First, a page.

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Journal Publishing

This guide supports journal publishing initiatives across NYU by providing information about the various issues involved in journal publishing, including how to access NYU services that support this work.

Additional Resources

Example Workflows

While every journal will have its own approach depending on the staff and individuals’ strengths, we want to help give you a rough idea of ways people get the work done. Having an understanding of how a few different types of journals approach these practical matters can help as you start your own workflows, recruit editors, reviewers, and production workers. Below are journals that work with NYU Libraries:

Vue: Voices in Urban Education is published by The Metropolitan Center for Research on Equity and the Transformation of Schools at Steinhardt. The Vue issue production manual (Google Doc) provides a detailed overview of the process and steps involved in publishing each issue.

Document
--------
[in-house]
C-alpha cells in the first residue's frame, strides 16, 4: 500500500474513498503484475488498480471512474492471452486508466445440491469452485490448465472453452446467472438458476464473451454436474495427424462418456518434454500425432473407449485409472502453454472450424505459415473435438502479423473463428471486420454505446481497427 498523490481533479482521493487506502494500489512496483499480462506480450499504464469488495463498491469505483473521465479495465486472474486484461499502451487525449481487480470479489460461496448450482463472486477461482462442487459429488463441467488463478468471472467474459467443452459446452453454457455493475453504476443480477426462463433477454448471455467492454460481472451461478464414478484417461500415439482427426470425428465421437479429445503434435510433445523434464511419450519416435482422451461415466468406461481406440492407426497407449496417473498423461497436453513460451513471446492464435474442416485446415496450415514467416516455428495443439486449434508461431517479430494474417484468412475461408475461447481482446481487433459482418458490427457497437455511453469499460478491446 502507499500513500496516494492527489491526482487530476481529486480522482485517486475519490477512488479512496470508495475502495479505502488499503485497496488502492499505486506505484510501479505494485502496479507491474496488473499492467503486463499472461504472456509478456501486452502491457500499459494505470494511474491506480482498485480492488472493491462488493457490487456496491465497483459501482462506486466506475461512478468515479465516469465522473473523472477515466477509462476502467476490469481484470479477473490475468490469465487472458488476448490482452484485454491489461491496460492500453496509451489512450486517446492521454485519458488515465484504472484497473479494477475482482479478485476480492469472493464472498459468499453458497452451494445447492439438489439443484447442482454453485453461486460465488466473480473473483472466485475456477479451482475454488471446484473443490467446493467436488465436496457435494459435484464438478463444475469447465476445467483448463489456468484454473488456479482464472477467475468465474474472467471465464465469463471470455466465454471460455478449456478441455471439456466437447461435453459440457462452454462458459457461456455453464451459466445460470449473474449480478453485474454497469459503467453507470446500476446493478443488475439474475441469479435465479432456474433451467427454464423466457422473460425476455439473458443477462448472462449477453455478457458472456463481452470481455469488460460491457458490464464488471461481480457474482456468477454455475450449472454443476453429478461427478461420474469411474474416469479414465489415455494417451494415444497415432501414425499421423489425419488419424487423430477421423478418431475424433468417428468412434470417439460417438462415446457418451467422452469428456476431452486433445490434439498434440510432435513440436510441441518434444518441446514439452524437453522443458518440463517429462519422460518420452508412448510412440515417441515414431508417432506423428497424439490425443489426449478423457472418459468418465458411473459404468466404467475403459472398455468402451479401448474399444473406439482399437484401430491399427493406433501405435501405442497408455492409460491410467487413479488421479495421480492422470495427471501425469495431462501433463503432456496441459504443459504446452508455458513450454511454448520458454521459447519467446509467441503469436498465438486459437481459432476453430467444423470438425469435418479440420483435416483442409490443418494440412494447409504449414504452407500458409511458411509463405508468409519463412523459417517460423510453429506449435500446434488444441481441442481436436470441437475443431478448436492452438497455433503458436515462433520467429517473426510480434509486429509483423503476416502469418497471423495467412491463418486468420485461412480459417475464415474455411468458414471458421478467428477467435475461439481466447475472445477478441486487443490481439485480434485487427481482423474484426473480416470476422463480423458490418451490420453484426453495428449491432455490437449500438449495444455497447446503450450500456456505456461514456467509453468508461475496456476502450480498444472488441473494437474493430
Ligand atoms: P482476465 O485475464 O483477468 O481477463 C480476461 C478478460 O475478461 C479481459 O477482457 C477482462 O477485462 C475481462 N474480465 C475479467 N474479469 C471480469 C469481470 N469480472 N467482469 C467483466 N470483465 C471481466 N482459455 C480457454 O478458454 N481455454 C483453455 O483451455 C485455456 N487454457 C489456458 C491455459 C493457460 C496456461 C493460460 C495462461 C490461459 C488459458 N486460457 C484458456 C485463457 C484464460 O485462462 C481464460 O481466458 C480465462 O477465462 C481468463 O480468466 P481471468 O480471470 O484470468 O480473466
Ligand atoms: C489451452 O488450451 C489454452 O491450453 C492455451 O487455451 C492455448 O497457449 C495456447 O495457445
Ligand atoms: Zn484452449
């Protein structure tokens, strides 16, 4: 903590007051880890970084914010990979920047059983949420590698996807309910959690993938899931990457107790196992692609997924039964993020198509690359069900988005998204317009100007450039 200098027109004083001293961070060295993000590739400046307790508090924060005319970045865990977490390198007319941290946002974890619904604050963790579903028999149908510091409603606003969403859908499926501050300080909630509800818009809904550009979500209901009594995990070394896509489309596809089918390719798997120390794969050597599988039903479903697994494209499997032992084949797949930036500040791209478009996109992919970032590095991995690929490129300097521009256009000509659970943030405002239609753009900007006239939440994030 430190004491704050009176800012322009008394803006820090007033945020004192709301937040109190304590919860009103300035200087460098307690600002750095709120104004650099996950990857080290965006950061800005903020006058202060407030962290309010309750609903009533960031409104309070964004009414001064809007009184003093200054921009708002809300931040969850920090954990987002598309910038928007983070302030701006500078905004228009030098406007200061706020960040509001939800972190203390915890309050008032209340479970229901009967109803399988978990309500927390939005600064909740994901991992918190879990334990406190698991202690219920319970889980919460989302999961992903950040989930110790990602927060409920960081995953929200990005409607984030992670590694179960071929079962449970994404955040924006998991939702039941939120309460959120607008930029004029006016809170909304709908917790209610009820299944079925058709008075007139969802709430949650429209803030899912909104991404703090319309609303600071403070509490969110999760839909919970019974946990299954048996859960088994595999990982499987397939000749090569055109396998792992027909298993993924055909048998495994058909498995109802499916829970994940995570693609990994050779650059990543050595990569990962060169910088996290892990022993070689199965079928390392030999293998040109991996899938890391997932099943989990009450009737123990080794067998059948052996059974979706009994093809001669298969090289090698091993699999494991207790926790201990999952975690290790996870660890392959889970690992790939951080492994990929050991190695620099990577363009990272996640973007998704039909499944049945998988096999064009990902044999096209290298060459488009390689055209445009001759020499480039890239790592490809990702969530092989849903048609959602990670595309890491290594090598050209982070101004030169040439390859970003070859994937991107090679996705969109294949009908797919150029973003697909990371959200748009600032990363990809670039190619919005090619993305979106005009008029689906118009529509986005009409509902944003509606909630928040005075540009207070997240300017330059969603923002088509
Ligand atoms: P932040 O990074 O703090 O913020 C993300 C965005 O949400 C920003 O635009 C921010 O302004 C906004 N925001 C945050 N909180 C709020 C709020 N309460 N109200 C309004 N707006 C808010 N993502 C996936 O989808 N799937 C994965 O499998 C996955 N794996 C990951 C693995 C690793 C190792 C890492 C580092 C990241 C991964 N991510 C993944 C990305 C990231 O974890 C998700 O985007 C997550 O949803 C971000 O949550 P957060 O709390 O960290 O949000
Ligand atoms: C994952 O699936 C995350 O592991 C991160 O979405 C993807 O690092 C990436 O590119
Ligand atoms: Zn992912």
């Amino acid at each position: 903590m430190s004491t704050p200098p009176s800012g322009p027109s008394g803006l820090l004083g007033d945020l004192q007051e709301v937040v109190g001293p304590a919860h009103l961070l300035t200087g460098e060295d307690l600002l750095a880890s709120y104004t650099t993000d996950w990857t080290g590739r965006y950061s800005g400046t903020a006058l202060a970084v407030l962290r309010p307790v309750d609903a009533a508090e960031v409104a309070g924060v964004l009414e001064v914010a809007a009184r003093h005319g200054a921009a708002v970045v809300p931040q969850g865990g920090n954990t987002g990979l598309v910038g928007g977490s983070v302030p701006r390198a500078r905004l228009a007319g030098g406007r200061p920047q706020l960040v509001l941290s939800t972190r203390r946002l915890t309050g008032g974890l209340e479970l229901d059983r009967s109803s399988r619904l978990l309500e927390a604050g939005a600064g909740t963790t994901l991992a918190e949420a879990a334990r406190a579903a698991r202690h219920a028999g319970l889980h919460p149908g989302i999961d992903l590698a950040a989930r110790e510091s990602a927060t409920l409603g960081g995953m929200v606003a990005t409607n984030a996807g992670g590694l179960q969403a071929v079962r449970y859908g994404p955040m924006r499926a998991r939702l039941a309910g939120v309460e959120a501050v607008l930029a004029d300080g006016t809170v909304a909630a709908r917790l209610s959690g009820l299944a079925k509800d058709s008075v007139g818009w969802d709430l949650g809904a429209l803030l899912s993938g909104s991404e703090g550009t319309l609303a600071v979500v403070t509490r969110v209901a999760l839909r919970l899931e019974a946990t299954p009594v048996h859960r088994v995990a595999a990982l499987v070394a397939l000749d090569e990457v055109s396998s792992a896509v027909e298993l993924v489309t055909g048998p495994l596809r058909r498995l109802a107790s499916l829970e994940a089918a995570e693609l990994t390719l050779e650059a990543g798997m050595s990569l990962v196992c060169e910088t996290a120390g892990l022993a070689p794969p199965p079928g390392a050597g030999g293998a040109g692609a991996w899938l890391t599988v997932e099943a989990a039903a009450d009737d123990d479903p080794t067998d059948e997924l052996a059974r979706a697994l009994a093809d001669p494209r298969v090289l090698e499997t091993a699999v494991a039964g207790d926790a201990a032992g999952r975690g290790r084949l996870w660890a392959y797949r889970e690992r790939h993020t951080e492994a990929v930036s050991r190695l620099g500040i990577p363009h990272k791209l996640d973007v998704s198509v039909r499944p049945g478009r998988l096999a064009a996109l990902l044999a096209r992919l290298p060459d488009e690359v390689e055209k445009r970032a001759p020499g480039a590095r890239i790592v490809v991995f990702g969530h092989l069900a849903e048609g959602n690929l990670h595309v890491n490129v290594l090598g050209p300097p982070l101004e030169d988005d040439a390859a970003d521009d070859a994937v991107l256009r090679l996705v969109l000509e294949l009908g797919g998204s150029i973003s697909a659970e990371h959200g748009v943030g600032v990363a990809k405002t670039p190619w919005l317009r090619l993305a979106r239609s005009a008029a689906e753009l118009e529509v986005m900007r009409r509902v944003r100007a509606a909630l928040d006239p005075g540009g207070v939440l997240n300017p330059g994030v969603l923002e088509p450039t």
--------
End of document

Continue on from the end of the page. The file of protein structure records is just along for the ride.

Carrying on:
Journal of Education and Emergencies (JEIE) is published by the Inter-agency Network for Education in Emergencies and affiliated with NYU Steinhardt. The JEIE has a stand-alone website, although individual JEIE articles are published and stored in NYU’s institutional repository, the Faculty Digital Archive, to better facilitate preservation. NYU Libraries creates digital object identifiers (DOIs) for JEIE articles.

Overview of Steps

Build in time to check your policies.

Much of your editorial workflow will revolve around a single issue. As you map out the future of your journal, you will also want to incorporate regular review of your practices, your editorial board, and your staff. Building in these checks can help take the pressure off making all the decisions at once and will help maintain the future success of your journal.

Consider how many people you need.

It’s a lot of work to complete all the tasks of publishing your journal. As you build out your first issues, consider how you want to distribute the work and how many people are needed to complete the tasks.

Consult with other journal editors.

Talk to people who have been working on journals you admire– if you don’t know someone, ask us for suggestions. Asking people to mentor you through your journal process can help a lot. It’s worth following social media for organizations like the Society for Scholarly Publishing (SSP) and the Association of University Presses, and SSP has a regular blog, Scholarly Kitchen.